Previous: Mining Asteroids for Space Treasure!
Next: Building Robot Astronauts



View count:380,598
Last sync:2023-05-01 15:45
The rumors are true! There's an Earth-like planet orbiting our neighboring star!
Support SciShow by becoming a patron on Patreon:
Dooblydoo thanks go to the following Patreon supporters -- we couldn't make SciShow without them! Shout out to Patrick Merrithew, Will and Sonja Marple, Thomas J., Kevin Bealer, Chris Peters, charles george, Kathy & Tim Philip, Tim Curwick, Bader AlGhamdi, Justin Lentz, Patrick D. Ashmore, Mark Terrio-Cameron, Benny, Fatima Iqbal, Accalia Elementia, Kyle Anderson, and Philippe von Bergen.
Like SciShow? Want to help support us, and also get things to put on your walls, cover your torso and hold your liquids? Check out our awesome products over at DFTBA Records:
Looking for SciShow elsewhere on the internet?
[SciShow intro plays]

Hank: Maybe you've heard the rumors that have been going around for the past few weeks: people were saying that there might be a new Earth-like, possibly habitable exoplanet out there and that it was orbiting the star Proxima Centauri, our closest neighbor. Well, today astronomers made an official announcement in a study published in the journal Nature. It's true.

The planet's called Proxima b, it has about 1.3 times the mass of Earth which means it's probably a rocky world, and it's just 4.24 light-years away. Proxima Centauri is a red dwarf which means that it's a small, dim star, it only has about 12% of the sun's mass. But Proxima b still gets plenty of light and warmth because it orbits just 7.5 million kilometers from its parent star. Compare that to Earth's 150 million kilometer orbit around the sun. In fact, Proxima b might be warm enough to have liquid water on its surface.

Researchers first discovered evidence of a planet orbiting Alpha Centauri in 2009. They analyzed observations from the star from 2000 to 2008 and found that Alpha Centauri had what's known as a Doppler shift, meaning the spectrum of its light was changing in a consistent way. And those changes matched what would happen if a planet's gravitational pull was tugging on the star, essentially making it wobble as the planet orbited.

Since Proxima Centauri is so small, and the planet, if it existed would be orbiting so close to it, the planet's gravity would influence the star enough that we would detect it with telescopes we have today. But the researchers couldn't actually be sure it was a planet. Star spots for example, which are like sunspots but on other stars, can also change the spectrum of the star's light as it rotates, so the team kept working.

They used data from 2000 to 2014 plus two month's worth of measurements from the beginning of 2016. With all these extra observations of the star's Doppler shift, they were able to confirm the planet's existence and even pin down some of the qualities. They also eliminated the possibility of starspots causing the shift. for one thing, the pattern of the shift didn't quite fit the star's 83 say rotation, which it would if starspots were causing a change in the light.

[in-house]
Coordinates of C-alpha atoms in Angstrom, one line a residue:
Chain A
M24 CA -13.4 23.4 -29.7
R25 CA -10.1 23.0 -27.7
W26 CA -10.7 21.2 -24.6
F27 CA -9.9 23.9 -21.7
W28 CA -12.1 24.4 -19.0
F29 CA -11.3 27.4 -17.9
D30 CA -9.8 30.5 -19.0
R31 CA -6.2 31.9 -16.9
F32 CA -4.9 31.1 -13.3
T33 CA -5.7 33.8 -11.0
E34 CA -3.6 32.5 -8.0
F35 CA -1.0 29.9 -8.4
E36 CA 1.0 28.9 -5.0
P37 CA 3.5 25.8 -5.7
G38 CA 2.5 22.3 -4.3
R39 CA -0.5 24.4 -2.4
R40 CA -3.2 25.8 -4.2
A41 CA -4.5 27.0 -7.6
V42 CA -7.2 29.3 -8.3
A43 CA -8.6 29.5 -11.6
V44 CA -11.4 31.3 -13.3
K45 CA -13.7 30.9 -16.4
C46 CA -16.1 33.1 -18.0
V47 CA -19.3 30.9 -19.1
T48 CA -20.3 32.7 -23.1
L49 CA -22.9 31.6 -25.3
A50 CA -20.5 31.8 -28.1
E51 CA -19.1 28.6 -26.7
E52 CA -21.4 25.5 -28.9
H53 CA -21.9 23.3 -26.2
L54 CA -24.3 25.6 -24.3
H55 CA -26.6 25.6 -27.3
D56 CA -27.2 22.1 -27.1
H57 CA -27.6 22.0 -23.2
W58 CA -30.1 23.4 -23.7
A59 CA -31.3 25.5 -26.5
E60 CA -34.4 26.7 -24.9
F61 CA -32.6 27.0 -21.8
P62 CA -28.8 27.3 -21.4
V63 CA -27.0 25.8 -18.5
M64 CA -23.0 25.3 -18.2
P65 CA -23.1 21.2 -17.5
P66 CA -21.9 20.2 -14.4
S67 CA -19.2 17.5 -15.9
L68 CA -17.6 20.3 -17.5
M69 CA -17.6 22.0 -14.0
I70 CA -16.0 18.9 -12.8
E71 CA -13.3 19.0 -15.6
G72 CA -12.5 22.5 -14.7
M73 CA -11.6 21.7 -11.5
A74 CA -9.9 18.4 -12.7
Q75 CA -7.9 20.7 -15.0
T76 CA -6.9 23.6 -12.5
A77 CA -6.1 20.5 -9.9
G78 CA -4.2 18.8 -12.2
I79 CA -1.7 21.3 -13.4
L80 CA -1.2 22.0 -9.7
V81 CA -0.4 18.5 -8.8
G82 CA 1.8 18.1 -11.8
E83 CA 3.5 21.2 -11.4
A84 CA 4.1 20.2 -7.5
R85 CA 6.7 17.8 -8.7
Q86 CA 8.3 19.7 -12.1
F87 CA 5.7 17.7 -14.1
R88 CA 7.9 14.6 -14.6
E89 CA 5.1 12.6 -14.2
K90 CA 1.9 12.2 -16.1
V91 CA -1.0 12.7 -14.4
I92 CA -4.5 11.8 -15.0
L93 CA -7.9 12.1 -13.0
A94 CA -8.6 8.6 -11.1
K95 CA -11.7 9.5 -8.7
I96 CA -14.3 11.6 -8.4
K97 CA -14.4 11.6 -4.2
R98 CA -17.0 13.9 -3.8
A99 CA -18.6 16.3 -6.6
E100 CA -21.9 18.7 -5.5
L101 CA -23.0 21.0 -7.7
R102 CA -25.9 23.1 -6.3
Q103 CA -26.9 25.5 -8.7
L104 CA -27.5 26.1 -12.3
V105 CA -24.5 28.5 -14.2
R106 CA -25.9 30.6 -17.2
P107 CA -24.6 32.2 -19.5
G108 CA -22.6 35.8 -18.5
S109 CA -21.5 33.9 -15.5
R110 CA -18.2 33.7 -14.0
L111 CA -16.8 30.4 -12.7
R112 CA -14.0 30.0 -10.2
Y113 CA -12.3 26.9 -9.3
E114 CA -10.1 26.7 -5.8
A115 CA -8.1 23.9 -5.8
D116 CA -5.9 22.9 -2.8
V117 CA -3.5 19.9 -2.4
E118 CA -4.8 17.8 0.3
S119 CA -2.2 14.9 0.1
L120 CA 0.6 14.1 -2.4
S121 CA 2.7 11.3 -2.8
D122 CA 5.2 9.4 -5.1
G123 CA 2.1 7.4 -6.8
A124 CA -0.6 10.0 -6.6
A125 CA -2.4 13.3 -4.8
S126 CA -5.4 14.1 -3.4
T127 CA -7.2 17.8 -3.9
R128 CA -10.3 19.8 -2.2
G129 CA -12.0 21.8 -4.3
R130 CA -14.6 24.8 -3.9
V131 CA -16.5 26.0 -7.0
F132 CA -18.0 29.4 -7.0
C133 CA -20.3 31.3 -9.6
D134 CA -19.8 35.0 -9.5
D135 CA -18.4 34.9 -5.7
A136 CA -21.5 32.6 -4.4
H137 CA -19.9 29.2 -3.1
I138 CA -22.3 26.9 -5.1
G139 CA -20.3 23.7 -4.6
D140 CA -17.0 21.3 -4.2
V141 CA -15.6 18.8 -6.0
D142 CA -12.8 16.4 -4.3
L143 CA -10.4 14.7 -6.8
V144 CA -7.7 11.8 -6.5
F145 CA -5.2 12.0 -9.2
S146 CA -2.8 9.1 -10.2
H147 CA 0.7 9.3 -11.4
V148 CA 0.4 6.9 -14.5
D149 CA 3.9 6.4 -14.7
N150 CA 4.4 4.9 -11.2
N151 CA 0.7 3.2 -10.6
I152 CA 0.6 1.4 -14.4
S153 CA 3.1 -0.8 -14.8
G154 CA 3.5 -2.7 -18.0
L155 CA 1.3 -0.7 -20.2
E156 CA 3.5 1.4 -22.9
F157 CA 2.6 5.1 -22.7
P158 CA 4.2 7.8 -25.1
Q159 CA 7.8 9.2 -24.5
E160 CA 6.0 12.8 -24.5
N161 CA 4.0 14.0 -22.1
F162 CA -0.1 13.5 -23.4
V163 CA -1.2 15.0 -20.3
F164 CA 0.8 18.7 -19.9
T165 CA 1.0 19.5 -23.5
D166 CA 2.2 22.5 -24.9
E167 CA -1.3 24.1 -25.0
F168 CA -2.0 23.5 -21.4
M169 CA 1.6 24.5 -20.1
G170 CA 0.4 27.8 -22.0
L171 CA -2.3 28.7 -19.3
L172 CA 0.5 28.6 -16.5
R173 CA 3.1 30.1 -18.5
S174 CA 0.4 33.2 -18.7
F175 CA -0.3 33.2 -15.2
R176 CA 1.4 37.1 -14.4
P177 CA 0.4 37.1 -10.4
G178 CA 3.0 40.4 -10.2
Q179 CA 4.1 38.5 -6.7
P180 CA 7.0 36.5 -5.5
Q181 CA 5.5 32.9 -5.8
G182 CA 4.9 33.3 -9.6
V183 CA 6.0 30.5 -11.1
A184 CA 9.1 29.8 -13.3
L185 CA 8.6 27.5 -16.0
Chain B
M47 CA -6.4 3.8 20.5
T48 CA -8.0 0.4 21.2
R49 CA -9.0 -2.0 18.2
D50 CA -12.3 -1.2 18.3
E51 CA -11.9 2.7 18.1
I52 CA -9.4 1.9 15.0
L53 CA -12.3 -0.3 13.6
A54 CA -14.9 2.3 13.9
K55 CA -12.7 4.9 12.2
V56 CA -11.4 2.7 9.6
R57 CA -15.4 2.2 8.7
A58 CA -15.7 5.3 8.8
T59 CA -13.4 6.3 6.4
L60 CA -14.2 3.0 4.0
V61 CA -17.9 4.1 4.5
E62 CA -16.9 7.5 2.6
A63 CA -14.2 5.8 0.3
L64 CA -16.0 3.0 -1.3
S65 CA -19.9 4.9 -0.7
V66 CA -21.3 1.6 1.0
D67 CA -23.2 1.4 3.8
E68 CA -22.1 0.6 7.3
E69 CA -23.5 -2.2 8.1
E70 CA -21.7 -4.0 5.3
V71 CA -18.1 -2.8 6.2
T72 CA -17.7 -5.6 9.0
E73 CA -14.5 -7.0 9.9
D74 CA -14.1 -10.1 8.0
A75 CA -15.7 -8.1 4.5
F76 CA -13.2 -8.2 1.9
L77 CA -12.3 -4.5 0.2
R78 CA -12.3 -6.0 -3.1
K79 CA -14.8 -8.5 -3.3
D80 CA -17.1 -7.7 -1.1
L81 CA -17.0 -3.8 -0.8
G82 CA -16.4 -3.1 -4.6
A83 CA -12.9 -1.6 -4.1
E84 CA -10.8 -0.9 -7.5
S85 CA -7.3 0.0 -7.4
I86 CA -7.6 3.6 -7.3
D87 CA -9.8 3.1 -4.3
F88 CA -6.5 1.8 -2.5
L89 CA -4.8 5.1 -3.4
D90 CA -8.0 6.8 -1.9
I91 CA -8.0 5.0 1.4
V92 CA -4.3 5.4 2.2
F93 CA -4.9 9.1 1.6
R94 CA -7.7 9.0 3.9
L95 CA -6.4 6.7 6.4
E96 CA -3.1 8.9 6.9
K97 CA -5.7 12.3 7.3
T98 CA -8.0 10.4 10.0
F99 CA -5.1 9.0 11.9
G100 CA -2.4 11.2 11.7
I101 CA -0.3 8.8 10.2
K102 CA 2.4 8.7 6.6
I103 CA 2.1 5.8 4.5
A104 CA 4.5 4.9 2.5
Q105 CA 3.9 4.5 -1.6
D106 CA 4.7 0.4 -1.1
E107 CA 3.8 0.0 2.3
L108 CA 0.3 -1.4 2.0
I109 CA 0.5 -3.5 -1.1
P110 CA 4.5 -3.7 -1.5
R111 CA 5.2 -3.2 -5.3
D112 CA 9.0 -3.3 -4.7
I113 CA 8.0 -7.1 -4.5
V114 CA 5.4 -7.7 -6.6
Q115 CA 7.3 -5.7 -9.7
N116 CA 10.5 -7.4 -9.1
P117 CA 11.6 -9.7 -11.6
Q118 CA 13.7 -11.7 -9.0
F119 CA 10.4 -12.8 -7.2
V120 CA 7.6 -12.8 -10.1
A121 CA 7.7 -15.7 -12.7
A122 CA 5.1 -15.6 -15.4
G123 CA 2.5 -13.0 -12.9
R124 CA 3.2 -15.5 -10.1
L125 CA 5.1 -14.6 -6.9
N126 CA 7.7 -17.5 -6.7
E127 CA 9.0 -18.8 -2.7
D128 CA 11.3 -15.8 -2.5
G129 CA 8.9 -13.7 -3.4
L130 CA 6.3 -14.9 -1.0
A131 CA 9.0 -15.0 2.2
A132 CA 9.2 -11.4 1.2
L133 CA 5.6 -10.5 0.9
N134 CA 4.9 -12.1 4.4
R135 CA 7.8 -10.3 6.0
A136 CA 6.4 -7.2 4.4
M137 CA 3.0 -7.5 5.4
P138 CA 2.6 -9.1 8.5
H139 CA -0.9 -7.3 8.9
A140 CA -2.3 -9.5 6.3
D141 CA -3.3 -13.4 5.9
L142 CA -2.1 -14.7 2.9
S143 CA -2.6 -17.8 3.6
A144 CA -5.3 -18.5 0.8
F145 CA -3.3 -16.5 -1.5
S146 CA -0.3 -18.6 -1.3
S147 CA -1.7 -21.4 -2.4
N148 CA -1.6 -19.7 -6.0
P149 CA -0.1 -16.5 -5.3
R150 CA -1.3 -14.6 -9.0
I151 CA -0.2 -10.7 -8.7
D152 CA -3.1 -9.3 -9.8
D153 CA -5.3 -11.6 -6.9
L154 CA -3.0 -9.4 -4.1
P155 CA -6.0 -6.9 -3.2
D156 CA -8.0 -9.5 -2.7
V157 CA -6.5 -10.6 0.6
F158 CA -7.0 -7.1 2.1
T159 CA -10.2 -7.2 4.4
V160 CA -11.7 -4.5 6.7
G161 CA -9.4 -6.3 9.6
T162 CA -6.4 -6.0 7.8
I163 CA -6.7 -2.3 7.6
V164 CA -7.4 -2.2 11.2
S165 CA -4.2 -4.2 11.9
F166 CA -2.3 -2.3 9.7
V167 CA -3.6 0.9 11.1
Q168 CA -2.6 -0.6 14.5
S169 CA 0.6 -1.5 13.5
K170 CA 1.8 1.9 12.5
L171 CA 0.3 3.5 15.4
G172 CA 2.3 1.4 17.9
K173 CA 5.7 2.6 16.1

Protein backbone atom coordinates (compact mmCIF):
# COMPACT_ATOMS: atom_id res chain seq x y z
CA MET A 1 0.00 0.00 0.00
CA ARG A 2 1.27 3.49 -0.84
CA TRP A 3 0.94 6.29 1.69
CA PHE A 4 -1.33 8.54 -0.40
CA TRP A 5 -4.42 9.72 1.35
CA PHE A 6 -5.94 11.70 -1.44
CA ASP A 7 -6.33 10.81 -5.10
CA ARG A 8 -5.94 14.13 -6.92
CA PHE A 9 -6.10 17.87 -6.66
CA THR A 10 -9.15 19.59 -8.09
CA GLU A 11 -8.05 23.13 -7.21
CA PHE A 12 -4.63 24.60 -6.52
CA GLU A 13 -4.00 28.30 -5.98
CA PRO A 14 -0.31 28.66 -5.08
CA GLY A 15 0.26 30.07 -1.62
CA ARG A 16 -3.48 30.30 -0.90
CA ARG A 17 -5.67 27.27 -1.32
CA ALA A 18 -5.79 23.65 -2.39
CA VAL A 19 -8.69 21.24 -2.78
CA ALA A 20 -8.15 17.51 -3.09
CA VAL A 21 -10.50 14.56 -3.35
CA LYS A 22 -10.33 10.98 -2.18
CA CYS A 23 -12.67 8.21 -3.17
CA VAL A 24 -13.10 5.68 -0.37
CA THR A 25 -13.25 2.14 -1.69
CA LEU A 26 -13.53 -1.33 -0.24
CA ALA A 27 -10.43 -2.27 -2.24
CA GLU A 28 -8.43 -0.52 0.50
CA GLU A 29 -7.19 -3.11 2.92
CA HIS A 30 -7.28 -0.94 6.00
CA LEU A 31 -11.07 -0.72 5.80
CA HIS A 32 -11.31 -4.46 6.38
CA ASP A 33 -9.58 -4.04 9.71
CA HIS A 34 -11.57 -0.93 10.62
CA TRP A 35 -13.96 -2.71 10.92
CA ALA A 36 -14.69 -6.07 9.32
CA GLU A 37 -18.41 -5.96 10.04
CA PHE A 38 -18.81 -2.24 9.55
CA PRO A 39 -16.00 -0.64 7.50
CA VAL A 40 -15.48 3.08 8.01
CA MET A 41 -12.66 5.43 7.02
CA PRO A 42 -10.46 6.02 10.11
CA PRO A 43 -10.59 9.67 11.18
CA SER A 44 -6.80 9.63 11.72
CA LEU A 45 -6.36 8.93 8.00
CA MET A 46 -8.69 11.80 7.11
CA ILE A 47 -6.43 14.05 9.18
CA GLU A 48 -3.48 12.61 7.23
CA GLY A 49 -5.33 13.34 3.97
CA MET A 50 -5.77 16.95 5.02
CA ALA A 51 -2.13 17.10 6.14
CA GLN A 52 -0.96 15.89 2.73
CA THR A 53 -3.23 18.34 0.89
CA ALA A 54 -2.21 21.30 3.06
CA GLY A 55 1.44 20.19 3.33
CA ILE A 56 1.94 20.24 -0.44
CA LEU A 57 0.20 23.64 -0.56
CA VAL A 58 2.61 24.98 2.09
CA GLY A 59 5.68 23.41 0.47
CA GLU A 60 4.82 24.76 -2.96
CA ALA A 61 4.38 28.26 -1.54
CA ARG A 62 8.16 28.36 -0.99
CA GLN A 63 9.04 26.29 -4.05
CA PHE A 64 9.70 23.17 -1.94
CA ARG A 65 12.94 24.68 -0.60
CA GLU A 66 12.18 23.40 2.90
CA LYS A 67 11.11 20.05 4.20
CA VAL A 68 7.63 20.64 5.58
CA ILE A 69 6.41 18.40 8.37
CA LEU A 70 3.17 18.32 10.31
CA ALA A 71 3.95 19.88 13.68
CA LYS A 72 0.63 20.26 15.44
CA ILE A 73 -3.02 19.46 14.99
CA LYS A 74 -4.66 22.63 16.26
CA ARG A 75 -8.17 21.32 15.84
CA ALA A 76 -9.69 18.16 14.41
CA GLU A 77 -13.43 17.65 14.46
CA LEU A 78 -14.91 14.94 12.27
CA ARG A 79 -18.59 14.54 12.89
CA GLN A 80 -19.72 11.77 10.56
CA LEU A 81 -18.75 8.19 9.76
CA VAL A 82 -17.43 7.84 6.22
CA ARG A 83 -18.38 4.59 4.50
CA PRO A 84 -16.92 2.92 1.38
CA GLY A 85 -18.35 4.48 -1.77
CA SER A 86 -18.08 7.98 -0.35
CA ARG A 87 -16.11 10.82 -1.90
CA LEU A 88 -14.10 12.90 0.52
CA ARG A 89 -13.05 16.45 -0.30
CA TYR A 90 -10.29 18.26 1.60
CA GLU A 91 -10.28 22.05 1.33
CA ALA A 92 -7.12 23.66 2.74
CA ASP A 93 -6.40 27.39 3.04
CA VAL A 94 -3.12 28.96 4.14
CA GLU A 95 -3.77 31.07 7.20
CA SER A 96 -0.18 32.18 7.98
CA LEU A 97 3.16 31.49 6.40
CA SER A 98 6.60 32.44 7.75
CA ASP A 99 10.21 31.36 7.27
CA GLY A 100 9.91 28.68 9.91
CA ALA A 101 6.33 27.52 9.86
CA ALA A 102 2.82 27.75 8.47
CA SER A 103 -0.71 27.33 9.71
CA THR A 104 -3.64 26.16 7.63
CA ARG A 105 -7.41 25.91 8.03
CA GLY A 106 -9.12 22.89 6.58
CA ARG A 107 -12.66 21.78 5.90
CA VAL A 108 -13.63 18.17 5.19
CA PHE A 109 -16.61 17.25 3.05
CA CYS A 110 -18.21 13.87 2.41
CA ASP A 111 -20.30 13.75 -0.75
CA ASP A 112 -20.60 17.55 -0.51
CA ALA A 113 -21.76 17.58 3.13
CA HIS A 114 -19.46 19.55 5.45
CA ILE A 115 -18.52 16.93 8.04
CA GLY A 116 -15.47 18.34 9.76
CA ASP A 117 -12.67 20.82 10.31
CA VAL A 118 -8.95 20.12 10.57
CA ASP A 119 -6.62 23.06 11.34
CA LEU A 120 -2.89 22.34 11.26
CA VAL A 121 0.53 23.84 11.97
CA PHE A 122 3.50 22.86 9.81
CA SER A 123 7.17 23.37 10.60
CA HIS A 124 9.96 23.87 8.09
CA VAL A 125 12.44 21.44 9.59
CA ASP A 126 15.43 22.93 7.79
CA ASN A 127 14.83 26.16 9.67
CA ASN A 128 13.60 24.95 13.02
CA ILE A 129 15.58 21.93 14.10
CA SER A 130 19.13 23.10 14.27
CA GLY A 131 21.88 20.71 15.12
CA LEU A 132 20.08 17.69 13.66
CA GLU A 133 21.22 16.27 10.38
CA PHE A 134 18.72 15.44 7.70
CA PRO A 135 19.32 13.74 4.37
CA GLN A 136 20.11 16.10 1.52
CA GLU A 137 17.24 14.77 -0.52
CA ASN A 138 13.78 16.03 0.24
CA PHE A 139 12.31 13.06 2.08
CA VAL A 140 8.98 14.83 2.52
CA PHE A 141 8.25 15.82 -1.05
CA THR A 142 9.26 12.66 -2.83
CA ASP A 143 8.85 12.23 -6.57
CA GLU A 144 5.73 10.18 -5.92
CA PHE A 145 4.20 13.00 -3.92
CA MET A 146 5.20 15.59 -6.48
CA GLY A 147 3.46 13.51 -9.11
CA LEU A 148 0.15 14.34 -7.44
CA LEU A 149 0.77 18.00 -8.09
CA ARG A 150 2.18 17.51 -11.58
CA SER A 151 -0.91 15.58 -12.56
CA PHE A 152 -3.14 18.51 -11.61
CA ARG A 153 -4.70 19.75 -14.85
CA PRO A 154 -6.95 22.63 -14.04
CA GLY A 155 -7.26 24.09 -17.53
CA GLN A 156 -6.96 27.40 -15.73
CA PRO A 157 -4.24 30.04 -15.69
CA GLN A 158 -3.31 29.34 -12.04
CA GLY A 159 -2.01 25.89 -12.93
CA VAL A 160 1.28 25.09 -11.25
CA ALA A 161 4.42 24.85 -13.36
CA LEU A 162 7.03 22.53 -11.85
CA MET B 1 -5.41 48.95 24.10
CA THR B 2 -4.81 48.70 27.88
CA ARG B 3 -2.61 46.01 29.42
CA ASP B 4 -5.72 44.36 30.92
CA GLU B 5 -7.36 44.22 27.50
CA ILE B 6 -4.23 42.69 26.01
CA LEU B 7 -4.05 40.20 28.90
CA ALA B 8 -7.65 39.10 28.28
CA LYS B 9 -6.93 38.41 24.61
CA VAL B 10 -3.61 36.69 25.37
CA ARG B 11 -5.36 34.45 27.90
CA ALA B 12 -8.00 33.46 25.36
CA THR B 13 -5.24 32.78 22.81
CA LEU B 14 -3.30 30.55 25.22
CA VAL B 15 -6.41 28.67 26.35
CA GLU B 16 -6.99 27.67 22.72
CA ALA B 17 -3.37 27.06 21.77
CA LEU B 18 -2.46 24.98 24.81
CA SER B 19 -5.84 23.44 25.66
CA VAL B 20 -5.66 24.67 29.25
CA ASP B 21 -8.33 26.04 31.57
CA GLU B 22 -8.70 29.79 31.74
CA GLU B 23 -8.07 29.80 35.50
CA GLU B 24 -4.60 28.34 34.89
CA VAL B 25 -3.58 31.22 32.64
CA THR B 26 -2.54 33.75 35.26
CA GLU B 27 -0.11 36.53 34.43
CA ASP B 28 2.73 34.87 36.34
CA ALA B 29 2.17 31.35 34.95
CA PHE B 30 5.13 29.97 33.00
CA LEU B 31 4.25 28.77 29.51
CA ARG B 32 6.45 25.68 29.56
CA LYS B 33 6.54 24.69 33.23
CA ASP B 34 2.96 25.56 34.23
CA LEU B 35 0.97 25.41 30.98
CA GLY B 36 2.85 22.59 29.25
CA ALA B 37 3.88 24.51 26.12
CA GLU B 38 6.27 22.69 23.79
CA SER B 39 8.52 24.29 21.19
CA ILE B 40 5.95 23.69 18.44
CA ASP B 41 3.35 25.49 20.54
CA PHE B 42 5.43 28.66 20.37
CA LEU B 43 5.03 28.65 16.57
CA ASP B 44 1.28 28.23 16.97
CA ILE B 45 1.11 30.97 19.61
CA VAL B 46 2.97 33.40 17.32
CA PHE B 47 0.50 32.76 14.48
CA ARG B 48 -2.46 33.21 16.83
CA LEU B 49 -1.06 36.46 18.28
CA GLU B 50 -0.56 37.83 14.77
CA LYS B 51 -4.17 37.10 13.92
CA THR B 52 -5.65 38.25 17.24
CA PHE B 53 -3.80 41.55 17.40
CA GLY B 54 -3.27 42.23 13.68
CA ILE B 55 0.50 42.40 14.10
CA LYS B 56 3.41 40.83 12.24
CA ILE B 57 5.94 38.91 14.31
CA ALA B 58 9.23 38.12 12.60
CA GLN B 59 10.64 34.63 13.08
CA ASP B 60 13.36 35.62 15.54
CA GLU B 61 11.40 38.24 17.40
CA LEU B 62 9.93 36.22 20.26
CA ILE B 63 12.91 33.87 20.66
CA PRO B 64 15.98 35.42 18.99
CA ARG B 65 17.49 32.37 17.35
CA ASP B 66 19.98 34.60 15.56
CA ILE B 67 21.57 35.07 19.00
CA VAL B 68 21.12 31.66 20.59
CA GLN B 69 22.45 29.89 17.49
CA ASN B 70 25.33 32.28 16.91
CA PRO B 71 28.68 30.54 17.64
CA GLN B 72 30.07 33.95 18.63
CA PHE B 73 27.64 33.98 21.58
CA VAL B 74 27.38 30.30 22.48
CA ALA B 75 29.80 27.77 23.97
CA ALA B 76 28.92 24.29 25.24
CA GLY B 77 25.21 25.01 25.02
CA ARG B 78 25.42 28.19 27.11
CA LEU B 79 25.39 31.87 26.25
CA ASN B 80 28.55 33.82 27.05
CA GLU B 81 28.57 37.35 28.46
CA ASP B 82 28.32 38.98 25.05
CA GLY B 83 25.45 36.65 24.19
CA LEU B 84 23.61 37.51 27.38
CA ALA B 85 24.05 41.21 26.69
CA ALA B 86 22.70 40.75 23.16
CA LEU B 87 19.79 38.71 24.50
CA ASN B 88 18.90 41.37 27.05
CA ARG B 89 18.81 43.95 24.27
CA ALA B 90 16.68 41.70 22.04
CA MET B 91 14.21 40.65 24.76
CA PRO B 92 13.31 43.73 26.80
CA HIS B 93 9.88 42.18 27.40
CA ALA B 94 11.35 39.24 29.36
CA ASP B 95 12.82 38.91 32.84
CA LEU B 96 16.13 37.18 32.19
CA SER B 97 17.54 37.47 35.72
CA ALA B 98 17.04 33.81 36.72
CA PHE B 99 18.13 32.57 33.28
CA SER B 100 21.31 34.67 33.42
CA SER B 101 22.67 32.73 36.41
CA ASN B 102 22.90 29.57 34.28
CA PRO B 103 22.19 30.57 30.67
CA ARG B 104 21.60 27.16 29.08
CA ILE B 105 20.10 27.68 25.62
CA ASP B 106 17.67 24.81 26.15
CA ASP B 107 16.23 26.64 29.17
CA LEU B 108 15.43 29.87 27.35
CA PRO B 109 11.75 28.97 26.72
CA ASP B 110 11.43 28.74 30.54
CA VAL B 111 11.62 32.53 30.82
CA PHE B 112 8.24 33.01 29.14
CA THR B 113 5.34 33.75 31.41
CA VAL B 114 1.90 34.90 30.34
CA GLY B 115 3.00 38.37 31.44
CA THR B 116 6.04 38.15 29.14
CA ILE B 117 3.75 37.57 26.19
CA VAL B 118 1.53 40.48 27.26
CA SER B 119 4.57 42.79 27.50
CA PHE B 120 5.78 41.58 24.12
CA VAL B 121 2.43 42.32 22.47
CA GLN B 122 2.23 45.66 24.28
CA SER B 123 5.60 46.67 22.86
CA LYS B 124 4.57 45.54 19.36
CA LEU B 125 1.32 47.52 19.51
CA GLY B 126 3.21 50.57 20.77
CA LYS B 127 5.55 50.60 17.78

So there really is an Earth-sized planet orbiting our closest neighboring star. But there's a lot we still don't know about Proxima b, especially when it comes to the planet's habitability. We don't know for sure that it's warm enough for liquid water and we don't know what the atmosphere is like. We don't know if it has an atmosphere to protect it from all of the radiation coming from its very nearby parent star, and even if Proxima b does have all of those things and it turns out to be a perfect environment for Earth-like life, we don't know if life ever actually evolved on the planet. But we definitely want to find out.

The problem is, 4.24 light-years is still very very far, we're talking 40 trillion kilometers. Even our fastest current space probe would take more than 18,000 years to get there. So for now, we have to observe Proxima b from afar.

One of the main goals of future research is to learn more about the planet's atmosphere since that plays a huge role in whether it can support life. With the telescopes we're using now it's possible to detect some of the qualities of a planet's atmosphere if it passes in front of its host star, that is, if the planet blocks out some of the star's light as its orbit takes it between the star and Earth. We don't know if Proxima b passes in front of its star though, and there's only a 1.5% chance that it does. But we might be able to learn more about its atmosphere anyway with the help of NASA's TEST space telescope, which is set to launch in December 2017.

TEST will look for exoplanets orbiting nearby red dwarf stars, specifically planets that pass in front of their host stars. And we'll be able to study the atmospheres of those exoplanets using the James Webb telescope in 2018. Learning more about the atmospheres of other planets orbiting close to red dwarfs means we might be able to predict what Proxima b's atmosphere might be like. So we now know Proxima b isn't just a rumor, in a couple of years we'll hopefully learn a lot more about whether it's habitable, and eventually maybe we'll find out if life actually does exist there. It's the best chance that we've got, it's really close by. This is crazy cool!

Thanks for watching this episode of SciShow Space News and thanks especially to our patrons on Patreon who help make this show possible, you make it possible for us to bring all of this very exciting news to you. If you want to help us keep making episodes like this, just go to, and if you just want to keep up to date on all the latest space news, you can go to and subscribe!